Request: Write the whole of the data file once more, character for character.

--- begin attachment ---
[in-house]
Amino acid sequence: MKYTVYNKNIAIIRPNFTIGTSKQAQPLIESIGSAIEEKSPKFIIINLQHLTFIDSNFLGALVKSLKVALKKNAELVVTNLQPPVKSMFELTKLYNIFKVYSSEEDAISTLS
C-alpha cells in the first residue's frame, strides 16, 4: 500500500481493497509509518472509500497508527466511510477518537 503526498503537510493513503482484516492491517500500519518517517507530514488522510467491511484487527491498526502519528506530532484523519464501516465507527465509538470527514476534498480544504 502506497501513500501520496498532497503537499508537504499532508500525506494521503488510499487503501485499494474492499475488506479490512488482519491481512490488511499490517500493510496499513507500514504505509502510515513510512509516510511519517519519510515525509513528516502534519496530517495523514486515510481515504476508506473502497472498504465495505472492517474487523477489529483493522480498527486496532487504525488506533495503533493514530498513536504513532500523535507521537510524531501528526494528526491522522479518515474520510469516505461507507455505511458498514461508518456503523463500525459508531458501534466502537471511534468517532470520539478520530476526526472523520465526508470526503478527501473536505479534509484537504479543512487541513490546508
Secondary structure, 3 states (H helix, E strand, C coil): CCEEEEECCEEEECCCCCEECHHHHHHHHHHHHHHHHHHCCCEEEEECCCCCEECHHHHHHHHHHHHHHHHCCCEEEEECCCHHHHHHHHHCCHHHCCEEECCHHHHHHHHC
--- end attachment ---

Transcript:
[in-house]
Amino acid sequence: MKYTVYNKNIAIIRPNFTIGTSKQAQPLIESIGSAIEEKSPKFIIINLQHLTFIDSNFLGALVKSLKVALKKNAELVVTNLQPPVKSMFELTKLYNIFKVYSSEEDAISTLS
C-alpha cells in the first residue's frame, strides 16, 4: 500500500481493497509509518472509500497508527466511510477518537 503526498503537510493513503482484516492491517500500519518517517507530514488522510467491511484487527491498526502519528506530532484523519464501516465507527465509538470527514476534498480544504 502506497501513500501520496498532497503537499508537504499532508500525506494521503488510499487503501485499494474492499475488506479490512488482519491481512490488511499490517500493510496499513507500514504505509502510515513510512509516510511519517519519510515525509513528516502534519496530517495523514486515510481515504476508506473502497472498504465495505472492517474487523477489529483493522480498527486496532487504525488506533495503533493514530498513536504513532500523535507521537510524531501528526494528526491522522479518515474520510469516505461507507455505511458498514461508518456503523463500525459508531458501534466502537471511534468517532470520539478520530476526526472523520465526508470526503478527501473536505479534509484537504479543512487541513490546508
Secondary structure, 3 states (H helix, E strand, C coil): CCEEEEECCEEEECCCCCEECHHHHHHHHHHHHHHHHHHCCCEEEEECCCCCEECHHHHHHHHHHHHHHHHCCCEEEEECCCHHHHHHHHHCCHHHCCEEECCHHHHHHHHC